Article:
Shoppers are becoming more demanding. They want integrated experiences between digital and physical shopping. They want value. They want efficiency. Machine Learning (ML) is the most accurate, cost-effective tool to help retailers meet those expectations.
ML gives retailers insight into customer behavior, optimal pricing, the supply chain, and fulfillment. In this article, we’ll discuss five use cases for applying ML in ecommerce.
Dynamic creative optimization personalizes advertisements based on information about a customer—typically gleaned from previous browsing habits or the customer’s shopping cart. It gives retailers the data they need to advertise specific products in a specific way based on the customer’s likely preferences. For example, an insulated bottle may be touted for its ability to keep water cold for a shopper in Florida, while the same bottle could be promoted for keeping coffee hot for a shopper in Vermont.
Studies show that customers actually prefer these customized experiences:
By removing human bias from advertising decisions, ML helps retailers connect with customers to meet their needs.
Through ML, retailers can design more personalized—and profitable—retail experiences by picking up on subtle customer cues.
Meta, for instance, holds multiple emotion-based AI patents that can gauge a user's emotional state based on how they interact with a keyboard, mouse, touchscreen, or other input device by analyzing typing speed, how hard keys are pressed, or the nature of gestures on a touch screen, location, device movement, and other factors. While Meta may be a social media company, it makes most of its money through advertising—$116.61 billion in 2022. Its emotion-based technology can help retailers target customers who have shown interest in a product across multiple platforms to complete the sale, or stop serving an ad to a customer who’s clearly not interested.
Retailers can also employ emotional responsiveness data through their own channels to reach customers. That includes analyzing bounce rates on product pages, the amount of time a customer spends reviewing photos or using enhanced viewing features like zoom or 360-views, and how frequently the customer returns to the same product page. Those data points can inform whether a retailer targets the customer with the same product in advertising, or even offers a discount to incentivize the purchase.
Haggling is one of the oldest practices in sales; in ecommerce, it becomes a one-sided art form known as dynamic pricing. By employing data points to adjust the price of a product to the market conditions or the customer’s interest level, retailers can find the right price to close the transaction.
For example, if a customer abandons items in their cart, they might receive an email with a discount code reminding them of what they left behind. This is one of the areas where ecommerce has a clear advantage over brick-and-mortar: Most real-life sales associates don’t have the bandwidth or authority to offer discounts to customers who are on the fence about making a purchase, but retailers can set algorithmic rules in ecommerce for price elasticity.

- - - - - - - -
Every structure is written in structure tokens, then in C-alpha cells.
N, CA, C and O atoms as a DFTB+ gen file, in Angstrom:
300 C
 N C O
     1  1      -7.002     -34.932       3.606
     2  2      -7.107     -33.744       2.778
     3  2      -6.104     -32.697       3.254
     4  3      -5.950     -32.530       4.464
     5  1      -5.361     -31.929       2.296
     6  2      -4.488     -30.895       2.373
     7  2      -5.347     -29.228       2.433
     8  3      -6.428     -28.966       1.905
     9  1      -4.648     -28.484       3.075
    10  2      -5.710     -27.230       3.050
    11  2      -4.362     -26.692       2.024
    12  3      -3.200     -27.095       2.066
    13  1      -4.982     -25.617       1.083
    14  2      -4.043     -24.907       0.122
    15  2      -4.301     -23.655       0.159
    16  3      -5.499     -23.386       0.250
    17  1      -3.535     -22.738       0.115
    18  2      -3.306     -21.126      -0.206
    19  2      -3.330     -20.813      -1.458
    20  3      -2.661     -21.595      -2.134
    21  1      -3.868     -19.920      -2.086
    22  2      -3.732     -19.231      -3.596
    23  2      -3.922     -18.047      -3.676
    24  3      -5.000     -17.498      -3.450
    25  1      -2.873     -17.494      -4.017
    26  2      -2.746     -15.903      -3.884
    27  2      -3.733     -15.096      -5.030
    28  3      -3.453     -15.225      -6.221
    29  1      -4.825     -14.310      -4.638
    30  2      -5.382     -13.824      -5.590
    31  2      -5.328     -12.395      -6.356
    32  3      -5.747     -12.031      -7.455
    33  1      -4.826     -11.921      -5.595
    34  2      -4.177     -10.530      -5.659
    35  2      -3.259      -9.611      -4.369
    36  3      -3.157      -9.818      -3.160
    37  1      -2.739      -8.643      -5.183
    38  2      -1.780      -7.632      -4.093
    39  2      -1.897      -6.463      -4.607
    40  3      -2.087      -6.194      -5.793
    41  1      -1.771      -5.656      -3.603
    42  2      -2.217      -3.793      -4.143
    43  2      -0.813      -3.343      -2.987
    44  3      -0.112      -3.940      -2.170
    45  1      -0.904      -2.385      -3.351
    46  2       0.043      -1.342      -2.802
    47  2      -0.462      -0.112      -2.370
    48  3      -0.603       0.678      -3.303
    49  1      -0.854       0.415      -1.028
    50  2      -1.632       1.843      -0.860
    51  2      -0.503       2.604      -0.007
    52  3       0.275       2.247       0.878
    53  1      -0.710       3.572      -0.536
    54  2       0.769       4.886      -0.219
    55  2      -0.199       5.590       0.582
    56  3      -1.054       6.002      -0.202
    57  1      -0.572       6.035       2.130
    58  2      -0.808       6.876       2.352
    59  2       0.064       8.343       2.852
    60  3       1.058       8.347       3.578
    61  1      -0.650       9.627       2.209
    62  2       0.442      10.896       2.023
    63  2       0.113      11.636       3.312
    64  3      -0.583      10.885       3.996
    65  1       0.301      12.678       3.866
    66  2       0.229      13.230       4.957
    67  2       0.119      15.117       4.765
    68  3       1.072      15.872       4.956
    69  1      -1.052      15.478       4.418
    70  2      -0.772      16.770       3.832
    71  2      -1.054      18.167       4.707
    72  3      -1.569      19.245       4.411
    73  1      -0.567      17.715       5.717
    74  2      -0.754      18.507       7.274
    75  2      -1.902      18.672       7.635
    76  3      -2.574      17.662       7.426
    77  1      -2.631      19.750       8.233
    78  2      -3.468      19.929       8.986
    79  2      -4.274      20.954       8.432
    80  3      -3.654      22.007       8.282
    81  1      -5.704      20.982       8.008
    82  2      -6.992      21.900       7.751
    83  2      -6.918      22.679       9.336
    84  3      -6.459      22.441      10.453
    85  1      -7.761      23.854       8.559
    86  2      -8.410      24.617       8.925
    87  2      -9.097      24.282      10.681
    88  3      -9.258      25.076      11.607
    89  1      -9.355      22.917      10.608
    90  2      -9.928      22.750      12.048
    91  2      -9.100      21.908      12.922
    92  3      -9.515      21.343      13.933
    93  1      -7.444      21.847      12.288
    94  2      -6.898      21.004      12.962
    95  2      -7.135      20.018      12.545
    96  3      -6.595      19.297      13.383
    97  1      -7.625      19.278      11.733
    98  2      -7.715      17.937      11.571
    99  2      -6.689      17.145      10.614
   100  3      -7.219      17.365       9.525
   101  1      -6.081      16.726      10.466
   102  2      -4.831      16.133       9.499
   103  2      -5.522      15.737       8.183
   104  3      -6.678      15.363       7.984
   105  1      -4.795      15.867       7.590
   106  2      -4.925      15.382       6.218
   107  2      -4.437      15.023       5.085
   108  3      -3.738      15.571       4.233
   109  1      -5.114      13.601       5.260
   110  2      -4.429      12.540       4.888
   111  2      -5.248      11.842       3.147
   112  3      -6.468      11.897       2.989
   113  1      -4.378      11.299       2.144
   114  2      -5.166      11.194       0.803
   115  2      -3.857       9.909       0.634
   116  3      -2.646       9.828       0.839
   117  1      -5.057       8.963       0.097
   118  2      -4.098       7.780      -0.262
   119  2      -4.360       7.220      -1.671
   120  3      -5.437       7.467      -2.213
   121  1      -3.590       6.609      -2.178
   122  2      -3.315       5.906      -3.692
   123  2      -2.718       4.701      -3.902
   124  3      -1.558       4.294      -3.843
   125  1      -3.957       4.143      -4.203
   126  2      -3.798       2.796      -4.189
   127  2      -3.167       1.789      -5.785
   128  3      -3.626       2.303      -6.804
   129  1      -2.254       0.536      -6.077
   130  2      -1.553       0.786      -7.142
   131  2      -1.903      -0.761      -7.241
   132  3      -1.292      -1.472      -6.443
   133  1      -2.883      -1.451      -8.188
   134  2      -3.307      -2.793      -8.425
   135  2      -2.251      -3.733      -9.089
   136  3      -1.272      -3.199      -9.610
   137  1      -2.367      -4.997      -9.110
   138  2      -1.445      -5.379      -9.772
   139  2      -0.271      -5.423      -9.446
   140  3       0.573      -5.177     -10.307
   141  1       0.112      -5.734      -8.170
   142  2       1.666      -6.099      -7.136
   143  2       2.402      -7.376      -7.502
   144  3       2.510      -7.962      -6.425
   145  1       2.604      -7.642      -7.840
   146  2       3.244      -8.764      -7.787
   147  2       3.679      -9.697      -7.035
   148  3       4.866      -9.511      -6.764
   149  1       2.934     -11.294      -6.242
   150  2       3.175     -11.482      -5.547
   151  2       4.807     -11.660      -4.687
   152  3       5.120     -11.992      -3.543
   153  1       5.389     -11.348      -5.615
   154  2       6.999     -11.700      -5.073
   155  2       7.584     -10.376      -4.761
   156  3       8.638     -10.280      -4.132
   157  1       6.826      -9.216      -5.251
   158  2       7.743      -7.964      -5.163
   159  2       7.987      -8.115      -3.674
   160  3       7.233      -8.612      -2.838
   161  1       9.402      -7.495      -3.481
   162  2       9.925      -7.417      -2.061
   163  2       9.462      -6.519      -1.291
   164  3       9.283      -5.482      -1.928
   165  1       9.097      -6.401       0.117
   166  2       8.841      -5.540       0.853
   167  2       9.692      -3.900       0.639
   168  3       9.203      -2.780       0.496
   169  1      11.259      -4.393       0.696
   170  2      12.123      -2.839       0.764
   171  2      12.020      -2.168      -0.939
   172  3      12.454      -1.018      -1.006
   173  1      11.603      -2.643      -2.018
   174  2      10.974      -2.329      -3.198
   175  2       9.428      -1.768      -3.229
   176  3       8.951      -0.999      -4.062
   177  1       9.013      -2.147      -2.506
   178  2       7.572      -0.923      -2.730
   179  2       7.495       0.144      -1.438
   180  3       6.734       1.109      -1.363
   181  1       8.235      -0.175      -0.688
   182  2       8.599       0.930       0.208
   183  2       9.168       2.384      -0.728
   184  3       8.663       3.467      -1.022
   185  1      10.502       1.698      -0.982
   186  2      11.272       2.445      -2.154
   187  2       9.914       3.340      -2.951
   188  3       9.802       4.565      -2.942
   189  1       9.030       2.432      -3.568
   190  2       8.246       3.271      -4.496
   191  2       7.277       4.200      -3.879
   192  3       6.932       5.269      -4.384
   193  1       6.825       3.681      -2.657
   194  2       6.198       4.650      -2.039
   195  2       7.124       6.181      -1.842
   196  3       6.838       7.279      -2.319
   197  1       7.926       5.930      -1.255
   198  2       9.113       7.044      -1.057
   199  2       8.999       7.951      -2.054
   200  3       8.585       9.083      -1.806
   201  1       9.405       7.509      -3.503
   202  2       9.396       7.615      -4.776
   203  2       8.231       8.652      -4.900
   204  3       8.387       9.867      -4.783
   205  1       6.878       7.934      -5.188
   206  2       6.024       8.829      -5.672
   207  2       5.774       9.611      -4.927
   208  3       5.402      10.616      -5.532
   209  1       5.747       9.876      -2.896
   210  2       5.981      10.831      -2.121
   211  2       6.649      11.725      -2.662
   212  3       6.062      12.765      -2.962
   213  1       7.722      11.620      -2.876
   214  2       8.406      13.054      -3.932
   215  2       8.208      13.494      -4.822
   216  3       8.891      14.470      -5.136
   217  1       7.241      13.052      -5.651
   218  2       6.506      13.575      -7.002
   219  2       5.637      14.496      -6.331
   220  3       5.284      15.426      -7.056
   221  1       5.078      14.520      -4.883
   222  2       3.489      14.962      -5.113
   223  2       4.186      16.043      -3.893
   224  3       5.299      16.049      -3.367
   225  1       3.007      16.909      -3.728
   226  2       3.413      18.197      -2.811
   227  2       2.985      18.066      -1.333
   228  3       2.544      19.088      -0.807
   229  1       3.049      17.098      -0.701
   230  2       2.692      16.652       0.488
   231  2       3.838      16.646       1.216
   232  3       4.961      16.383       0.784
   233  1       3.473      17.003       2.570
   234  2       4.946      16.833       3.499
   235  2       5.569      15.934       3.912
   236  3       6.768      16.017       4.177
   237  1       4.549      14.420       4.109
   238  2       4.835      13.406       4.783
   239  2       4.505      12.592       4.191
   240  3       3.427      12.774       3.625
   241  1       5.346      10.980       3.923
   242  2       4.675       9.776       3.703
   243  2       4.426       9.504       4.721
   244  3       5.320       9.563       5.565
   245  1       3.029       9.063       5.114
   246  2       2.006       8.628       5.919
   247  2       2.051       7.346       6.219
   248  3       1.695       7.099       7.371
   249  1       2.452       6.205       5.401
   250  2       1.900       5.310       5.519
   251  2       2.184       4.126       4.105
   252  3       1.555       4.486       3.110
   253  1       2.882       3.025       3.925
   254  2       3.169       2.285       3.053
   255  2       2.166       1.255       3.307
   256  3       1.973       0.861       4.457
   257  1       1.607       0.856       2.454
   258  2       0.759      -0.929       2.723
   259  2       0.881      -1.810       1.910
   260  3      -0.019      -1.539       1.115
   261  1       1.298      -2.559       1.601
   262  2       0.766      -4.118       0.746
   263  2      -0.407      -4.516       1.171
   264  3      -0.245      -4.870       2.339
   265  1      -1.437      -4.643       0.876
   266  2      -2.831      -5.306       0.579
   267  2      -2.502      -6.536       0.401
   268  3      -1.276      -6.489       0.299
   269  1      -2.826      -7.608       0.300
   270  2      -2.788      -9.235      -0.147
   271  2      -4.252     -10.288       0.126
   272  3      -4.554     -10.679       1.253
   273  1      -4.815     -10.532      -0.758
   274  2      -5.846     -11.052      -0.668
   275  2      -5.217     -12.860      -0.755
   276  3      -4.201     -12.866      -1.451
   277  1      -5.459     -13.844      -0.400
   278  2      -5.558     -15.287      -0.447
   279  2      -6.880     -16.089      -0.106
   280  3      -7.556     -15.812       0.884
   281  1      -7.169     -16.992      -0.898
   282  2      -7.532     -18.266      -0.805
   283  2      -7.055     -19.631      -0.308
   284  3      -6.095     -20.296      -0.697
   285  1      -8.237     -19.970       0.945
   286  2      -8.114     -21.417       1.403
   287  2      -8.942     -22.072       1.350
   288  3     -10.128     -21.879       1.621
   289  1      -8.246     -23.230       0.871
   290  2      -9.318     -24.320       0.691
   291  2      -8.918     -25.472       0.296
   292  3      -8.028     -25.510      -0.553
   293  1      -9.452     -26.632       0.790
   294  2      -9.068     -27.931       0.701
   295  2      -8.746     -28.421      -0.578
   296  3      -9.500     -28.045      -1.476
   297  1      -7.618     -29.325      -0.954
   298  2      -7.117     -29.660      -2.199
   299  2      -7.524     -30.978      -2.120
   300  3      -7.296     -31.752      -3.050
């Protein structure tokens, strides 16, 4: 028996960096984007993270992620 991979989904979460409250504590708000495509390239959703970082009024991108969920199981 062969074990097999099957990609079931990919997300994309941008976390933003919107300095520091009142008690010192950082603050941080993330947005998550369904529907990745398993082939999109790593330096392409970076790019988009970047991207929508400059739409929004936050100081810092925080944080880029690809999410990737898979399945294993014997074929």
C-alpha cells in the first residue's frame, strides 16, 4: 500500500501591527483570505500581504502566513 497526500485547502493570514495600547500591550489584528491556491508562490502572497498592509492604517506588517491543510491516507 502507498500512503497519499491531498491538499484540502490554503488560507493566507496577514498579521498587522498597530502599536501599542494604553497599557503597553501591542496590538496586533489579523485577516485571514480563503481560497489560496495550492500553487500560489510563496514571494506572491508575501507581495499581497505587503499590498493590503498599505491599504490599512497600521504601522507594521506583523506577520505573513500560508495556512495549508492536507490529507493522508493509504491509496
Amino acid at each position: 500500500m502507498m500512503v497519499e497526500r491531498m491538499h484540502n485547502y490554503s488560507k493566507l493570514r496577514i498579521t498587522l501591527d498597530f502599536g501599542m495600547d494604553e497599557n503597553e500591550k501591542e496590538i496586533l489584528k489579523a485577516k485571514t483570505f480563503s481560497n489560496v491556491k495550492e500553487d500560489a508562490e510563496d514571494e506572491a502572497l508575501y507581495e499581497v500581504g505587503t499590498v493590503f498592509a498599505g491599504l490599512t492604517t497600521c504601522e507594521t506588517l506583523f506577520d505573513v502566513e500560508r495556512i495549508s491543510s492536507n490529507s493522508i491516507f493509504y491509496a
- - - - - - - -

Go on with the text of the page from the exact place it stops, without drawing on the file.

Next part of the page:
Data shows that this strategy is successful: McKinsey reports that its work with dynamic pricing has helped clients improve sales growth 2-5% percent and margin growth 5-10%.
ML is more efficient in demand forecasting than humans alone. It can process retail-scale data sets, and incorporate external factors, (like weather, civil unrest, and labor disputes), to create accurate, granular short- and long-term forecasts.
While time-series forecasting is a long-accepted retail practice, ML-based demand forecasting is often more accurate. That’s because time-series models can only apply past patterns to future demand, but ML tries to define the actual relationship between variables and associated demand patterns.
Time-series forecasting, for example, might predict that demand for beach supplies would be higher when Independence Day falls on a Monday or Friday, creating a three-day weekend, than when it falls in the middle of the week. ML can further refine that data based on factors like storm systems or heat waves.
From a logistics standpoint, retailers still need time to adjust the supply chain based on the data, but ML demand forecasting gives them a head start in sending inventory to the location where there is likely to be the highest demand. For brick-and-mortar, that means customers see stocked shelves when they visit their local stores. For ecommerce, it can mean faster fulfillment and happier customers.
On a macro level, retailers can use returns data to inform decisions about their assortment, suppliers, and logistics partners. On a micro level, ML can use that data to customize product recommendations and offer promotions to individual customers.
This type of personalization is particularly compelling in sectors that traditionally see higher returns, like apparel and shoes. If a customer has repeatedly returned items because they are too small, a retailer could include user-specific messaging on the product page to indicate a predicted size, (e.g., “Based on your past purchases, we recommend a size 8”). Similarly, the retailer might create a special rule to offer free, accelerated shipping for VIP customers who frequently return items that arrive too late.
Approximately 81% of customers research a product online before making a purchase. Collecting and utilizing data from the exploratory phase of “want” through the lifecycle of the purchase—and possible return—allows retailers to drive sales and customer loyalty by delivering a personalized experience for shoppers. ML is taking the guesswork out of customer interactions and helping retailers deliver exactly what shoppers need.